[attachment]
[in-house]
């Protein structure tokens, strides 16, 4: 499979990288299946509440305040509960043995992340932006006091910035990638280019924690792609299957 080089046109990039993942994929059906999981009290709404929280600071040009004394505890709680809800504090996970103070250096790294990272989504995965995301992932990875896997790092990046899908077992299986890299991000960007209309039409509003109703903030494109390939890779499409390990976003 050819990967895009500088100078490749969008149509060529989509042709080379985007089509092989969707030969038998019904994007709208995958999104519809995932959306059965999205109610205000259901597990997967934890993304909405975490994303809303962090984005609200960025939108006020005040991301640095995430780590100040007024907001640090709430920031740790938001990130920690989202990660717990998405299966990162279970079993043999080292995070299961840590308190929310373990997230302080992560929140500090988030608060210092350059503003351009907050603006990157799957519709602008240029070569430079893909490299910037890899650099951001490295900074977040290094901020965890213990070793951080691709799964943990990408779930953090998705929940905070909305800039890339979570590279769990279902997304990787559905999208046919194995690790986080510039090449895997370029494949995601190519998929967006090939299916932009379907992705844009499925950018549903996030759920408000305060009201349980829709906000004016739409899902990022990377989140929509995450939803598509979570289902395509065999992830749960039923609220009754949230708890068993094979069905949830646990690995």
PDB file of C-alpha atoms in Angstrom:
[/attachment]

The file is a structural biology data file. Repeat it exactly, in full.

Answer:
[in-house]
């Protein structure tokens, strides 16, 4: 499979990288299946509440305040509960043995992340932006006091910035990638280019924690792609299957 080089046109990039993942994929059906999981009290709404929280600071040009004394505890709680809800504090996970103070250096790294990272989504995965995301992932990875896997790092990046899908077992299986890299991000960007209309039409509003109703903030494109390939890779499409390990976003 050819990967895009500088100078490749969008149509060529989509042709080379985007089509092989969707030969038998019904994007709208995958999104519809995932959306059965999205109610205000259901597990997967934890993304909405975490994303809303962090984005609200960025939108006020005040991301640095995430780590100040007024907001640090709430920031740790938001990130920690989202990660717990998405299966990162279970079993043999080292995070299961840590308190929310373990997230302080992560929140500090988030608060210092350059503003351009907050603006990157799957519709602008240029070569430079893909490299910037890899650099951001490295900074977040290094901020965890213990070793951080691709799964943990990408779930953090998705929940905070909305800039890339979570590279769990279902997304990787559905999208046919194995690790986080510039090449895997370029494949995601190519998929967006090939299916932009379907992705844009499925950018549903996030759920408000305060009201349980829709906000004016739409899902990022990377989140929509995450939803598509979570289902395509065999992830749960039923609220009754949230708890068993094979069905949830646990690995």
PDB file of C-alpha atoms in Angstrom: